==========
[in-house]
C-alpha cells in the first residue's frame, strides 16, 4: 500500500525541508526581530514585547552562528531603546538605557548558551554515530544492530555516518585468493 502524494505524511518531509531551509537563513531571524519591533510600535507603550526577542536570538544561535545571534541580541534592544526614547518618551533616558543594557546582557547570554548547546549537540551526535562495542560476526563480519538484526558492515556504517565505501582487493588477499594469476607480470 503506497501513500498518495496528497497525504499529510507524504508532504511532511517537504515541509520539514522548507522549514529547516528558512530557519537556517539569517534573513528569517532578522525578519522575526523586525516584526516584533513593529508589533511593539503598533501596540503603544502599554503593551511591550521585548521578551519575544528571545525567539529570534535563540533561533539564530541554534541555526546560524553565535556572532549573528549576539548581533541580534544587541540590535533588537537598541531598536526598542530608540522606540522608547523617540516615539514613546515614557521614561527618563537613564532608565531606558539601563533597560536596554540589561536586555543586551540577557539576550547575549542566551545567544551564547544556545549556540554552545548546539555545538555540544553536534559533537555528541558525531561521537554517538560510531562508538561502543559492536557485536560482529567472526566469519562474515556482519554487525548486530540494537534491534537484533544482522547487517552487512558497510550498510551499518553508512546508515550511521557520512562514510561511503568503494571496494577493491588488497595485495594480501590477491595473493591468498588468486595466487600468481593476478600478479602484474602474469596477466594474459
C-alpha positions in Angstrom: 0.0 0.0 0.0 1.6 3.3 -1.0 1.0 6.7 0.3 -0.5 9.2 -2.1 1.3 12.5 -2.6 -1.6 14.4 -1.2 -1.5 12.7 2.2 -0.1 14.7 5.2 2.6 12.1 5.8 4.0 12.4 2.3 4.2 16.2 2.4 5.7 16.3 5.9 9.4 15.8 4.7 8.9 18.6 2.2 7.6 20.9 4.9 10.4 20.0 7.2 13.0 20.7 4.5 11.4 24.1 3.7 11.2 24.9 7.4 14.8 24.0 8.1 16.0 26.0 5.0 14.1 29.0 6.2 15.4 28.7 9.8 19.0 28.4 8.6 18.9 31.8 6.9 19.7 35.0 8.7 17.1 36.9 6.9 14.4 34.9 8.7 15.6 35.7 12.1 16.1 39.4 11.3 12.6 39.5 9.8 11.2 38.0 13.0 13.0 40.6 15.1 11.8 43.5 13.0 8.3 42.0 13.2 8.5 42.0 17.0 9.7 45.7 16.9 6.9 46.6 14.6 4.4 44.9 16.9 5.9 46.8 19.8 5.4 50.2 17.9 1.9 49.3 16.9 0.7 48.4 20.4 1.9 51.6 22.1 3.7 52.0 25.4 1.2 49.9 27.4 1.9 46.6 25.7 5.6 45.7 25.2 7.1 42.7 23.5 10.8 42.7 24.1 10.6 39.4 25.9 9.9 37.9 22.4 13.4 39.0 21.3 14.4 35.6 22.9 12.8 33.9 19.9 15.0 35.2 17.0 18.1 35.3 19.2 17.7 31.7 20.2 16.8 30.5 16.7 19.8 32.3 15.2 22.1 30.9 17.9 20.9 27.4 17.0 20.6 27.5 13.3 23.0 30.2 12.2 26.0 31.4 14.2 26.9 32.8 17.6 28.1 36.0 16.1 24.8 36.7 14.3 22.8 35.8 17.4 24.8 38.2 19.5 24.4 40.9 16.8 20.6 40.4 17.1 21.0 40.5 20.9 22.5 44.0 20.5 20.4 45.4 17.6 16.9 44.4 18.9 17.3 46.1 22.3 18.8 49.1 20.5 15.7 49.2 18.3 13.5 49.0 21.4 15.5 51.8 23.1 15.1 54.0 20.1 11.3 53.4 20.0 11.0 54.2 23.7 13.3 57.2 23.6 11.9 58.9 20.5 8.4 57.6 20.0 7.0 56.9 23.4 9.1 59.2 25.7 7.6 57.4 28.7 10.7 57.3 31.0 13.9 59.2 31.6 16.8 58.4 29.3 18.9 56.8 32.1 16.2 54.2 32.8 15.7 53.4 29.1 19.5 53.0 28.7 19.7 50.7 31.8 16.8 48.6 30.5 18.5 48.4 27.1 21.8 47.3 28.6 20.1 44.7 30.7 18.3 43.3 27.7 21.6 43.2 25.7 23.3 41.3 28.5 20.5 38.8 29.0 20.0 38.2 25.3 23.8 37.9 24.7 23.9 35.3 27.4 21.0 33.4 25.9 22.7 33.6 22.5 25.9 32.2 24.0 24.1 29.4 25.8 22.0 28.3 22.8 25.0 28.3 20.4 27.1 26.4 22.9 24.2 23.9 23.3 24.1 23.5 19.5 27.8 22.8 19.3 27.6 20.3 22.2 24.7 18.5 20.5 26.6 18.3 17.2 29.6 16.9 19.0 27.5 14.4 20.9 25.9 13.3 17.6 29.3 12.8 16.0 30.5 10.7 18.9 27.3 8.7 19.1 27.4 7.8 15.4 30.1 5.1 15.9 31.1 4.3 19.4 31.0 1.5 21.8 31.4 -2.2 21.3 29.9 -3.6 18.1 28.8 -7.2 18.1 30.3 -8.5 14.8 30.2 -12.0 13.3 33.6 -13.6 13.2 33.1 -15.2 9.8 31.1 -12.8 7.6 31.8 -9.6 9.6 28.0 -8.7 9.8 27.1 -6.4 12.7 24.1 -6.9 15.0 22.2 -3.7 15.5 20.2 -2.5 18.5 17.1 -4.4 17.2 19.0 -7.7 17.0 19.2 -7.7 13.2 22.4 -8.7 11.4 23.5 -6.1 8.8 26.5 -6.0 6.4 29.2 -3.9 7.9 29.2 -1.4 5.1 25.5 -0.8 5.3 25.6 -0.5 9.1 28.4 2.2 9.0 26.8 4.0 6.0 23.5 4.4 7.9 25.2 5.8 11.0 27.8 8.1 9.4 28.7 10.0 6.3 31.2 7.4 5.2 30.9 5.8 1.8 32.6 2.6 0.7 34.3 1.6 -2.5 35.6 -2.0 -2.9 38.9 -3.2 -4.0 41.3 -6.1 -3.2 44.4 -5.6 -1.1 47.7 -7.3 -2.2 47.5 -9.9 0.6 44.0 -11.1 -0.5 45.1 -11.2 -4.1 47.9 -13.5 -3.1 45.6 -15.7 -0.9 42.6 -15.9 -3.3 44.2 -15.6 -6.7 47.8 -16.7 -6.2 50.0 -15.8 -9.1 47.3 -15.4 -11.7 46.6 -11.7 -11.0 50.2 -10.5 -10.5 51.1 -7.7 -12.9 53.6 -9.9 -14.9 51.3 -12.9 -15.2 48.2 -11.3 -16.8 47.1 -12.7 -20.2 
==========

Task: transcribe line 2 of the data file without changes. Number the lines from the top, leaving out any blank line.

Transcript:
C-alpha cells in the first residue's frame, strides 16, 4: 500500500525541508526581530514585547552562528531603546538605557548558551554515530544492530555516518585468493 502524494505524511518531509531551509537563513531571524519591533510600535507603550526577542536570538544561535545571534541580541534592544526614547518618551533616558543594557546582557547570554548547546549537540551526535562495542560476526563480519538484526558492515556504517565505501582487493588477499594469476607480470 503506497501513500498518495496528497497525504499529510507524504508532504511532511517537504515541509520539514522548507522549514529547516528558512530557519537556517539569517534573513528569517532578522525578519522575526523586525516584526516584533513593529508589533511593539503598533501596540503603544502599554503593551511591550521585548521578551519575544528571545525567539529570534535563540533561533539564530541554534541555526546560524553565535556572532549573528549576539548581533541580534544587541540590535533588537537598541531598536526598542530608540522606540522608547523617540516615539514613546515614557521614561527618563537613564532608565531606558539601563533597560536596554540589561536586555543586551540577557539576550547575549542566551545567544551564547544556545549556540554552545548546539555545538555540544553536534559533537555528541558525531561521537554517538560510531562508538561502543559492536557485536560482529567472526566469519562474515556482519554487525548486530540494537534491534537484533544482522547487517552487512558497510550498510551499518553508512546508515550511521557520512562514510561511503568503494571496494577493491588488497595485495594480501590477491595473493591468498588468486595466487600468481593476478600478479602484474602474469596477466594474459